Deal or No Deal

Let me start by saying that I'm no fan of the US Republican party's policies generally. I was also one of the many that were completely and thoroughly shocked when California's voted Arnold Schwarzenegger as their Governor.

But: if you were a sceptic of his ability to govern and lead, I'd encourage you to checkout the Newsweek article on the failure of the Copenhagen talks on climate change and how sub-national interests are pressing ahead to secure their own futures. In it, the steps California is taking are impressive... but I guess it's not unexpected for a state that, if it were a country, would be able to stand in the G8.

It's an interesting parallel to current Australian politics, with Tony Abbott and the Liberal party muddying the waters around the ETS with climate change skepticism. Don't get me wrong, I welcome healthy political debate over legislation that has the potential to make us both a more expensive place to live (if that's possible) and less competitive in the global economy.

But: I think Tony needs to take his head out of the sand and realise inactivity will cost us more than implementing a less-than-perfect framework that could be adapted over time.

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posted by Lee Gale @ 1:40 AM, ,

Australia's $43bn for fibre to home

Thank goodness the government is improving their plans!

I'd been following the National Broadband Network (NBN) plans with a sickening feeling that the Australia taxpayers (of which I feel I'm an over-contributing member) were about to flush a big chunk of money down the drain.

As mentioned in the MIS article, 'Gobsmacked' at $43bn plan , it's heartwarming to see the revised plan actually delivers the speeds necessary to people's homes (not just to the nodes).

Whilst not as sexy as space exploration, this is exactly the sort of project I blogged about in Today's moon shot in terms of farsighted spending that drives jobs and propels us forward as a country. In fact, it's far better news that the previously announced stimulus package. Providing the infrastructure we'll need as a nation to participate and compete globally is, with out a doubt, a worthy expedition.

Readers of The World Is Flat will reflect on how this sort of enabling infrastructure allowed India to join the global services sector in such a spectacular fashion. For a reminder of how important broadband is to our future, [re]read Shift Happens - Globalization and The Information Age. The information superhighway is to today's (and tomorrow's) society what railways and roads were to our parents and grandparent's era.

I'm also a big fan of the ownership structure for this project. As outlined in the MIS's article $43bn for fibre to home, taxpayers will own this infrastructure (the wholesale network) for a short period of time, rather than doling out money to private sector.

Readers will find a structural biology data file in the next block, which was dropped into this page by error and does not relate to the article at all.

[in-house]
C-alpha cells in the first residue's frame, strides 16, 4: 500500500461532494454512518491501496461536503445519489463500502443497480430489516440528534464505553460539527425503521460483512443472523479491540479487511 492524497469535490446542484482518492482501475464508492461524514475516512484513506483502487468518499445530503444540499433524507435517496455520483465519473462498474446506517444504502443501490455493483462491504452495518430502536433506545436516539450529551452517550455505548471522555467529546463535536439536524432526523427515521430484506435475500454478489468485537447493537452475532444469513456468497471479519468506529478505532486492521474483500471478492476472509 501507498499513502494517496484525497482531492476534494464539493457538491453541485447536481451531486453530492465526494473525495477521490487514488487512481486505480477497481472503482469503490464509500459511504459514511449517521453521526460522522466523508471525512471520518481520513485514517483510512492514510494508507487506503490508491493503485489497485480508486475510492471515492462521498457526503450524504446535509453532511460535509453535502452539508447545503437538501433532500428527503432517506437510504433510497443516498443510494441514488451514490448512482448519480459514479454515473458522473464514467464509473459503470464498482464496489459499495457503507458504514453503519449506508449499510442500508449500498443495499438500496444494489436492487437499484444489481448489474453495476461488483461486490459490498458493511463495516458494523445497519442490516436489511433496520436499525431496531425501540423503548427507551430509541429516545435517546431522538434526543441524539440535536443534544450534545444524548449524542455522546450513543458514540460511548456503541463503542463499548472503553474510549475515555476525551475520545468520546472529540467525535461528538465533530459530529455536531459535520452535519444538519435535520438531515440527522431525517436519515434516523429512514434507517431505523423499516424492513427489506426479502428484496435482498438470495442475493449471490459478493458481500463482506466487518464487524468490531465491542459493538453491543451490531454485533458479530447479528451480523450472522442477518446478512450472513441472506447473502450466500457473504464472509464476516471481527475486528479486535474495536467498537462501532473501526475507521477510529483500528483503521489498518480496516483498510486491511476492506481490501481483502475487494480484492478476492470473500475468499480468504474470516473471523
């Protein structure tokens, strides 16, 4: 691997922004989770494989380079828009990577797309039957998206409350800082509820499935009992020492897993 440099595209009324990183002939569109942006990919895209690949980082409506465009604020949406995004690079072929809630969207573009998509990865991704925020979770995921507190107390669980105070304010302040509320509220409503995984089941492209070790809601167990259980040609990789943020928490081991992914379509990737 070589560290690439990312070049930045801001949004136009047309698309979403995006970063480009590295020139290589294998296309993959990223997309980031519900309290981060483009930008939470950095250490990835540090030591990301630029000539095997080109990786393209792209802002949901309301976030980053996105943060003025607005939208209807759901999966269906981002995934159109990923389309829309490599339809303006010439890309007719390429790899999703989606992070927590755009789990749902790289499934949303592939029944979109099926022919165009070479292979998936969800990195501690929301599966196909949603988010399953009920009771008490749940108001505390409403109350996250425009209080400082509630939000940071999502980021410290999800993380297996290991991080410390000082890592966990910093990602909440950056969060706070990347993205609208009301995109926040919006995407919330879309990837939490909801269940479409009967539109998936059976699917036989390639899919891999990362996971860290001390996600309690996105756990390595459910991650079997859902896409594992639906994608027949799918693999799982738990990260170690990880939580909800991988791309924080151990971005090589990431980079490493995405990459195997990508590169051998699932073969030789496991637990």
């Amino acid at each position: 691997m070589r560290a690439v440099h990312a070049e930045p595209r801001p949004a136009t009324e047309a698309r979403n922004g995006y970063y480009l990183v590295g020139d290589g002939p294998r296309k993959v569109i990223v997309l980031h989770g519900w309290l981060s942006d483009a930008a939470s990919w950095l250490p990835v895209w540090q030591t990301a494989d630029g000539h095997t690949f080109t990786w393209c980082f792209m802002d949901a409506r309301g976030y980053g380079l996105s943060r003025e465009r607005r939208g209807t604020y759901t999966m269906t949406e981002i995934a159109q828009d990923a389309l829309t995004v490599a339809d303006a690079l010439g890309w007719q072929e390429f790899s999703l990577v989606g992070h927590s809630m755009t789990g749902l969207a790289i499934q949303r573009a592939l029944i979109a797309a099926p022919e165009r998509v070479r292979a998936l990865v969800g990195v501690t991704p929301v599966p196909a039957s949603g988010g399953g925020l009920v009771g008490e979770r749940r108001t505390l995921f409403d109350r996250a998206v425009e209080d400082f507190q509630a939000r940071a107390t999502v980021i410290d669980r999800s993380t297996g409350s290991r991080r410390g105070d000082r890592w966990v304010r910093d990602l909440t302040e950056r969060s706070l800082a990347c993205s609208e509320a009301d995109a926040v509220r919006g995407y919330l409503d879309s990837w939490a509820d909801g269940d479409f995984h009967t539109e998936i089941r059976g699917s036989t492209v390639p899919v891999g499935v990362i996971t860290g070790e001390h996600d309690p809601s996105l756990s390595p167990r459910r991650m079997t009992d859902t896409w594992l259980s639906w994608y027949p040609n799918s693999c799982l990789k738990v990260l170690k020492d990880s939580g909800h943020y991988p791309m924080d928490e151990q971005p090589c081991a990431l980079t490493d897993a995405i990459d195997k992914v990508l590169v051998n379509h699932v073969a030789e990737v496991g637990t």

This is exactly how the Howard government should have handled the original Telstra privatisation. The original 50% ownership should have been the wholesale network with the remaining 'sale' (T1 & T2) being the retail operations and a 10 year contract to technically maintain the wholesale network. This model would have ensured the taxpayer could contract to multiple retailers and thereby ensuring we had competitive services or creating a monopoly for such a vital piece of infrastructure. Interestingly, the rumours of Telstra reviewing it's own structure have resurfaced, most recently in this Sky News article Telstra considers break-up for NBN.

I'm not a fan of the government selling this stake after 5 years. I'm struggling with figuring out who they would sell it to given that it is intended to be an open access network. I guess they would issue shares in the entity itself, but this is likely to recreate the issues that plague Telstra today. Any organisation accountable only to shareholders (not taxpayers), will not have a political agenda, rather, their agenda will be to maximise profits.

Image by Peter Butler


posted by Lee Gale @ 4:22 AM, ,

Australian Government's stimulus package

On the 3rd of February, the Australian Government announced a A$42bn stimulus package.

Key measures funded by the announcements Nation Building and Jobs Plan include:
In all, I think a much better package than the cash handouts done in the $10.4 billion Economic Security Strategy announced in October 2008. My belief is that cash bonuses rarely get used for the purposes intended... all they do is prolong bad habits.

I was particularly happy to see the business investment tax break as I believe this is much better spending for our economy that individual consumer spending due to the fact it goes towards creating income. I'm happy to have someone with economics study debate and correct me on that point.

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posted by Lee Gale @ 7:21 PM, ,

Howard's distorted legacy

In the book review for The One Percent Doctrine, I mentioned that I had read about the book's author in either The Economist or Diplomat magazines.

As it turned out, I saved the article so I can properly refer you to it.

It was Peter Hartcher's regular column Australian Interest in the Jan / Feb 2008 issue of The Diplomat. Well worth the five minutes to read.


posted by Lee Gale @ 4:18 AM, ,